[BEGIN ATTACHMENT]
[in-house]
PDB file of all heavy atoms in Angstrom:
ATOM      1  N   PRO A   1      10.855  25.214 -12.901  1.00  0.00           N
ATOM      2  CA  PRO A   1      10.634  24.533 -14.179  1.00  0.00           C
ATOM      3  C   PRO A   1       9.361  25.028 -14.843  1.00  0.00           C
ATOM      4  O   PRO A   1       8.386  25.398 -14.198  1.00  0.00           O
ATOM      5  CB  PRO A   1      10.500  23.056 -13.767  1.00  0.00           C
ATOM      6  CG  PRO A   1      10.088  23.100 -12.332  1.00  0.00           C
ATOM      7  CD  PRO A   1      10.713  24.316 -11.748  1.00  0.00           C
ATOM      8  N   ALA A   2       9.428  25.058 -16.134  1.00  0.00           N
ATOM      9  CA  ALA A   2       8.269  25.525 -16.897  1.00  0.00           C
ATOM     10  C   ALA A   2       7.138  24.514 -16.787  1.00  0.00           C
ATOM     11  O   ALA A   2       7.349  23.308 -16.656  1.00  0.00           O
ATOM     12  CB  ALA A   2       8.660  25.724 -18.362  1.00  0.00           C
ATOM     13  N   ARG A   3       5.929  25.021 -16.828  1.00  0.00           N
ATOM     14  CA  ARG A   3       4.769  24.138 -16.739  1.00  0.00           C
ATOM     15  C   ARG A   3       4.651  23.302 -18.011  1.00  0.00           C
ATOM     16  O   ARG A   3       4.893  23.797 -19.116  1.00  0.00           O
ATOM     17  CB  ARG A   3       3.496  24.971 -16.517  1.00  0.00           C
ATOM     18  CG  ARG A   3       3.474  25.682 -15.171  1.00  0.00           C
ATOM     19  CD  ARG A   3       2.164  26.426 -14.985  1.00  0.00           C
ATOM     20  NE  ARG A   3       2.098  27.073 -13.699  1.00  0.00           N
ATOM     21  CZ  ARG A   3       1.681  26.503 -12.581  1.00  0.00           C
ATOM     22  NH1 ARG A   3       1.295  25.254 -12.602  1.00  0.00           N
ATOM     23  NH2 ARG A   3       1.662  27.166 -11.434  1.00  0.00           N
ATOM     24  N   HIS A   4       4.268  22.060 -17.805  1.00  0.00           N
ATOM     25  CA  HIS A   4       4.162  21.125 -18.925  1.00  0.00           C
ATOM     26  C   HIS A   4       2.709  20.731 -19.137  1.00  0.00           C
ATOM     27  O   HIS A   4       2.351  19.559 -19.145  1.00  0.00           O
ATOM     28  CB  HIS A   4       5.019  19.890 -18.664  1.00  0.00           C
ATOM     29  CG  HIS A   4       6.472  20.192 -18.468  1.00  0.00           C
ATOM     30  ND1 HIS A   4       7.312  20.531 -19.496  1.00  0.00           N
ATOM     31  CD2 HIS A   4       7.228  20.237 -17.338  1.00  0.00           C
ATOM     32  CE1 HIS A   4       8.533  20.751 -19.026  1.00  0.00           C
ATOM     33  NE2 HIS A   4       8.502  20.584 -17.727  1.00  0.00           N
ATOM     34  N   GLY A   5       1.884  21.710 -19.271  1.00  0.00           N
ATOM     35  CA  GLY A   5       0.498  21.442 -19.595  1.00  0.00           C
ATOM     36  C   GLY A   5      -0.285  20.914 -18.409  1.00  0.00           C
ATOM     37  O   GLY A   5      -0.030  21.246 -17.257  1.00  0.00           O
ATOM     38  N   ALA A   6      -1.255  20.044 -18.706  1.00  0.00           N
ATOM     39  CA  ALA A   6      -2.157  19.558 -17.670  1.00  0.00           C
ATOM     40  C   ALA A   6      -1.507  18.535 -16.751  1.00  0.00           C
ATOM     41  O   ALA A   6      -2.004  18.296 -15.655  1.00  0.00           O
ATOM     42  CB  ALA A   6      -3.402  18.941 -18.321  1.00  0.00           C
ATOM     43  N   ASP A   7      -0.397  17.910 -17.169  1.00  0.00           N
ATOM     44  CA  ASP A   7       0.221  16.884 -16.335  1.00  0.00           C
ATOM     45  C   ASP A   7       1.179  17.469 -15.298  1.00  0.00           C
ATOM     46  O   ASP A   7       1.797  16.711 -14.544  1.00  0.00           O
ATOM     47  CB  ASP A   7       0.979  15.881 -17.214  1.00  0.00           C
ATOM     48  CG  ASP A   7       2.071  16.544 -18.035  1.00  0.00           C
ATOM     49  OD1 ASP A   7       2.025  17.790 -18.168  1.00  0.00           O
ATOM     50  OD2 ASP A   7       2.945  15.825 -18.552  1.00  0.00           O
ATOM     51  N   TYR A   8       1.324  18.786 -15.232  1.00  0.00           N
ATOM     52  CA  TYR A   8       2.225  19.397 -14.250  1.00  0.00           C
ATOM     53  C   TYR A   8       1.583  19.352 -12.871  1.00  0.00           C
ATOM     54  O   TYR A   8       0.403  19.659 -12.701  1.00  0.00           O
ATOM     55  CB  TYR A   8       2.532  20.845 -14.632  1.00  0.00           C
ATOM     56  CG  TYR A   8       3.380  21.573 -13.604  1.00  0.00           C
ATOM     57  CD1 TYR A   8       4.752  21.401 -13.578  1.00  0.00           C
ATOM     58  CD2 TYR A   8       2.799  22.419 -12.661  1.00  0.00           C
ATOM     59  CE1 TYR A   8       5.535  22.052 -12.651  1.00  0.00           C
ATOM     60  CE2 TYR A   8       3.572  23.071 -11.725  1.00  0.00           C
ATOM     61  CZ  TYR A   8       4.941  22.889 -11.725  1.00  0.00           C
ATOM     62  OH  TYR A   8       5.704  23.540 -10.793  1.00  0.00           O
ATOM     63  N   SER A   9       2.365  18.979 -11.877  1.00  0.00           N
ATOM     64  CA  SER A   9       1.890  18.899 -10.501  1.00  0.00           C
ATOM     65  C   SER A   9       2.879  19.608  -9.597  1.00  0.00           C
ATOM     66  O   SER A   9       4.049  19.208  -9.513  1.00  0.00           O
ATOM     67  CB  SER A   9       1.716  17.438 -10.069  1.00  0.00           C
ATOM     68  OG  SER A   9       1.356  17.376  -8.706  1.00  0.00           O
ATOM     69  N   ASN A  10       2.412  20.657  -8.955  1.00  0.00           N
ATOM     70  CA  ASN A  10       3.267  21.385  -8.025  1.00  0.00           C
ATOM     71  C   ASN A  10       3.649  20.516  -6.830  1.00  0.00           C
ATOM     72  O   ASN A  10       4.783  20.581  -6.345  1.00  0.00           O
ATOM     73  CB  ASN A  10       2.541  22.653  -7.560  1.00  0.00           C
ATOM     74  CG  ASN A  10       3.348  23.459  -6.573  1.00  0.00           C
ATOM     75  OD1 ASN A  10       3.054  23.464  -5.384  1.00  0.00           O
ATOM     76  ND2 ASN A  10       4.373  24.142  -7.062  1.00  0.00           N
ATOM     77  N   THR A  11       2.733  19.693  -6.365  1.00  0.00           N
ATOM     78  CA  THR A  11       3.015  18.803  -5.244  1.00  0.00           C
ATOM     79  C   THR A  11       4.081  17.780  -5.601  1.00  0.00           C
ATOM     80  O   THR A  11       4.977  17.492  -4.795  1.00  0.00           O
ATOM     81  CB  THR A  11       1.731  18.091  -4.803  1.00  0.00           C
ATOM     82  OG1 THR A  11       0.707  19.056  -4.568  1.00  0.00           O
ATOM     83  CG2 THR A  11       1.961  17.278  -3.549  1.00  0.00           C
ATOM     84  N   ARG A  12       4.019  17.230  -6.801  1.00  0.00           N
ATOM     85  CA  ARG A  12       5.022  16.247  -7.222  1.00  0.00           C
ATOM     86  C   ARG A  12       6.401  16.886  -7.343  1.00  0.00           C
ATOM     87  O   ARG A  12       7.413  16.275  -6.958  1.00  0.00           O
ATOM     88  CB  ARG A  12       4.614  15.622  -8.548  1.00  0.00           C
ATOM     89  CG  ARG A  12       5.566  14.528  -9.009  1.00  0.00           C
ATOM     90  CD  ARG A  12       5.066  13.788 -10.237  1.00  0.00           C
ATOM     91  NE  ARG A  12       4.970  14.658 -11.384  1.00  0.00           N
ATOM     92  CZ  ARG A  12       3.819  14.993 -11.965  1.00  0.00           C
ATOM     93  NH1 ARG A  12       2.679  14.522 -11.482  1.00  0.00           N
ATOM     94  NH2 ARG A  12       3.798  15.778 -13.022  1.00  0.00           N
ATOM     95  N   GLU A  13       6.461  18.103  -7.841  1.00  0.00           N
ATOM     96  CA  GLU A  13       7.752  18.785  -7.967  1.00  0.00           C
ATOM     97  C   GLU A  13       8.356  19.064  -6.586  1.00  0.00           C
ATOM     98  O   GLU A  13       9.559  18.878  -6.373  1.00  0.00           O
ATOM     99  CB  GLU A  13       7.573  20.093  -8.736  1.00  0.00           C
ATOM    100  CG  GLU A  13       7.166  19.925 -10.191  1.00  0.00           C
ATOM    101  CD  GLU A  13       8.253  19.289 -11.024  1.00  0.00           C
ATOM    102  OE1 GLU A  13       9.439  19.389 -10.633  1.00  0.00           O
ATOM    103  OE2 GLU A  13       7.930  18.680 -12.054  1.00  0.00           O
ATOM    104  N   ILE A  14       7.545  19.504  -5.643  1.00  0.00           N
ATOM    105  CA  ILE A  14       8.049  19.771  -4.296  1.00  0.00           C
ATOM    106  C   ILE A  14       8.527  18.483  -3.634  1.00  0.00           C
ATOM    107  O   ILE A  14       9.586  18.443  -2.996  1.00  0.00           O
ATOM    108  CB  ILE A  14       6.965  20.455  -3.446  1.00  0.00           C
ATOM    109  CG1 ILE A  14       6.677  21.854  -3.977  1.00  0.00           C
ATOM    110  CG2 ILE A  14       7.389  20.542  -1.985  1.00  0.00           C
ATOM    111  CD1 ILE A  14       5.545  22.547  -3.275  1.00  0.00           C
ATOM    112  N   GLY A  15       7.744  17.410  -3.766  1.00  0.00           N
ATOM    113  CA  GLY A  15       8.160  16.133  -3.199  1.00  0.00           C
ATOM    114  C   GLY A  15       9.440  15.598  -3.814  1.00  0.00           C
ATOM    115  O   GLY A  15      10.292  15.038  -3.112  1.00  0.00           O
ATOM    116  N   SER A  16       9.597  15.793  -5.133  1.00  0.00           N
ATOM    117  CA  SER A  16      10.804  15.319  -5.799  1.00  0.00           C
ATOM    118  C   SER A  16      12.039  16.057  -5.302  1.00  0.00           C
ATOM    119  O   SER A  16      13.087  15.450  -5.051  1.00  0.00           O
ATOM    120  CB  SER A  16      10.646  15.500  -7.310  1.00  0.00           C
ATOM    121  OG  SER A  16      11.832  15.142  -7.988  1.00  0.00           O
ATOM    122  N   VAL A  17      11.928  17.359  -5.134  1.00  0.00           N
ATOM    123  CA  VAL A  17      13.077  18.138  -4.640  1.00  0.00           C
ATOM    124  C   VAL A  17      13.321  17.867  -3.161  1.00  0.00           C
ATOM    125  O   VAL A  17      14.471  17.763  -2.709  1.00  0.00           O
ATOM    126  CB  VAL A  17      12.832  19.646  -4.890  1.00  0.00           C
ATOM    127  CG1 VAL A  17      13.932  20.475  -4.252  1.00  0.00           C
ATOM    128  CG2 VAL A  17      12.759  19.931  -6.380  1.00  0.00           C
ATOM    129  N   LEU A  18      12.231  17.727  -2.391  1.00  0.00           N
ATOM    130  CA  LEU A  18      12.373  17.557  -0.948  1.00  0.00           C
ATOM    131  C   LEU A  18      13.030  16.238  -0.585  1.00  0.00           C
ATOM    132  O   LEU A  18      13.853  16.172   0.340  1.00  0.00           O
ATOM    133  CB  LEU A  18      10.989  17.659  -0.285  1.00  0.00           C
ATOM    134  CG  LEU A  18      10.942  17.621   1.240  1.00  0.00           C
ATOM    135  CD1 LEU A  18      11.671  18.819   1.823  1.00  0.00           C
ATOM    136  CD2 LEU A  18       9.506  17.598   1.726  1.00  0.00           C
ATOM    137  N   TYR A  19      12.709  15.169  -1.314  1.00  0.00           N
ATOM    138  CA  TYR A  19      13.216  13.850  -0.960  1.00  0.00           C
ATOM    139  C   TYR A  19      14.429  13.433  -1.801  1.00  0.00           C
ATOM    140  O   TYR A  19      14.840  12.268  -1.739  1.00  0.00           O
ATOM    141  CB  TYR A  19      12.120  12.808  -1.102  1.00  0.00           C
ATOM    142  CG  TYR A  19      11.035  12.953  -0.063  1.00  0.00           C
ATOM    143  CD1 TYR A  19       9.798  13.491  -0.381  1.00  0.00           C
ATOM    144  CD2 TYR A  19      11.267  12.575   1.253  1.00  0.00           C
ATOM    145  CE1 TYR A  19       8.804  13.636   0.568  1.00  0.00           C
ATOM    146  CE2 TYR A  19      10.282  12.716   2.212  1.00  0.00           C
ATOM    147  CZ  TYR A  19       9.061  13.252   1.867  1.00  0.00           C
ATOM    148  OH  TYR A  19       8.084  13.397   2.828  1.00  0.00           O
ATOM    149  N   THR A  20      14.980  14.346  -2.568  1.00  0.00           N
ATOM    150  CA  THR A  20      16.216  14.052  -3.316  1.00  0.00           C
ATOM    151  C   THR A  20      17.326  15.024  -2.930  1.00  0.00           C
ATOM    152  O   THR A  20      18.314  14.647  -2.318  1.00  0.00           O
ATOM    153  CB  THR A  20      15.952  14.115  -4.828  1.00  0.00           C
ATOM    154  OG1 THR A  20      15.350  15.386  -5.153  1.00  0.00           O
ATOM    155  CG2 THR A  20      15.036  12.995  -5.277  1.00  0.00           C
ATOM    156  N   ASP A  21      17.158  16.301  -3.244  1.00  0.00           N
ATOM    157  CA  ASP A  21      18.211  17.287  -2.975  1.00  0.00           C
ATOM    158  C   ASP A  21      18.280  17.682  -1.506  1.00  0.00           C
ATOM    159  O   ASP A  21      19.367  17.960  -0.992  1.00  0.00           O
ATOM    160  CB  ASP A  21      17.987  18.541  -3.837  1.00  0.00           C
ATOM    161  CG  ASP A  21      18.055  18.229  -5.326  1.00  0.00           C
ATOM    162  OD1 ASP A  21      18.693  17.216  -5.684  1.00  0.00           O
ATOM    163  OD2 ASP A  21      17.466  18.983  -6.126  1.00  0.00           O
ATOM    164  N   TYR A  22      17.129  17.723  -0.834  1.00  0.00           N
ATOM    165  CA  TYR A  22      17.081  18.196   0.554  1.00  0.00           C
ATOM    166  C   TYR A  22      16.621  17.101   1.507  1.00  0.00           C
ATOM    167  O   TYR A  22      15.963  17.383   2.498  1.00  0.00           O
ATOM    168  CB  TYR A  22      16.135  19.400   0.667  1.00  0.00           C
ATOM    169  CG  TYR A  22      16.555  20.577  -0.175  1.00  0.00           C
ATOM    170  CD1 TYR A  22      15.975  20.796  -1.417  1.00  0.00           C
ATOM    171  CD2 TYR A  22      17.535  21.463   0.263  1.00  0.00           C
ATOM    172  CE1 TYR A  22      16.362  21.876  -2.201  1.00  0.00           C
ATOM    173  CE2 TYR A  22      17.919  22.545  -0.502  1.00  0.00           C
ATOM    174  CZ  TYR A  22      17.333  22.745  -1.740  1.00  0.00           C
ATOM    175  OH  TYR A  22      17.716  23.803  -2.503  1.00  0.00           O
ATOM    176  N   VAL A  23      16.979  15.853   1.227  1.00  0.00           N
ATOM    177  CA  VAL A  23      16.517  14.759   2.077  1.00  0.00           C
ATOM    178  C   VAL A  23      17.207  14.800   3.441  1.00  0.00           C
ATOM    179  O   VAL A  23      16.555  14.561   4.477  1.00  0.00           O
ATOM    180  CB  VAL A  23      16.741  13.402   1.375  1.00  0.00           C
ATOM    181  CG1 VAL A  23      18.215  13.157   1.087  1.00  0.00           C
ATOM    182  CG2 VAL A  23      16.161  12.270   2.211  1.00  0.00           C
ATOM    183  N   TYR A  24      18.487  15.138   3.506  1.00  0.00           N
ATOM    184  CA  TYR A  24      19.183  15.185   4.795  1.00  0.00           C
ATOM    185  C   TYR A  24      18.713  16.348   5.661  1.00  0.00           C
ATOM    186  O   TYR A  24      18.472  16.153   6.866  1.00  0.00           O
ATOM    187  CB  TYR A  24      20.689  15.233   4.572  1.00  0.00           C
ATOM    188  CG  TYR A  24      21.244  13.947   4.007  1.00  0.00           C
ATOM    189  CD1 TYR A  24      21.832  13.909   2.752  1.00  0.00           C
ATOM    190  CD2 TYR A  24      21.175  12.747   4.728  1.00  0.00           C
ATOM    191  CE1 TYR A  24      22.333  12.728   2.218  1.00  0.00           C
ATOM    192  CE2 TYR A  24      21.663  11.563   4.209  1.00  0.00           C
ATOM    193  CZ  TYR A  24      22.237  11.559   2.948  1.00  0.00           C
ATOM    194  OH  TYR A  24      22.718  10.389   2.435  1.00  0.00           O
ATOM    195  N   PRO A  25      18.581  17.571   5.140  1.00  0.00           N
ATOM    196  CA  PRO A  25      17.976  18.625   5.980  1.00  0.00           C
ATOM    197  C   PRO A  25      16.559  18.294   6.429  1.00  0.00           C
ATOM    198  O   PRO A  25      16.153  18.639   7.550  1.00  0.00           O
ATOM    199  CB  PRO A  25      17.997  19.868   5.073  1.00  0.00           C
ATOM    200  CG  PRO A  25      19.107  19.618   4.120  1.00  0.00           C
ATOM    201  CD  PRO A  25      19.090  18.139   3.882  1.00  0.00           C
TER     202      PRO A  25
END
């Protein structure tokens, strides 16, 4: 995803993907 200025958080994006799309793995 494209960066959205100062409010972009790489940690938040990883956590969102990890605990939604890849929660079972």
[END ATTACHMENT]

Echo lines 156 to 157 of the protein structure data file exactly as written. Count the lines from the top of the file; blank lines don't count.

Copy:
ATOM    154  OG1 THR A  20      15.350  15.386  -5.153  1.00  0.00           O
ATOM    155  CG2 THR A  20      15.036  12.995  -5.277  1.00  0.00           C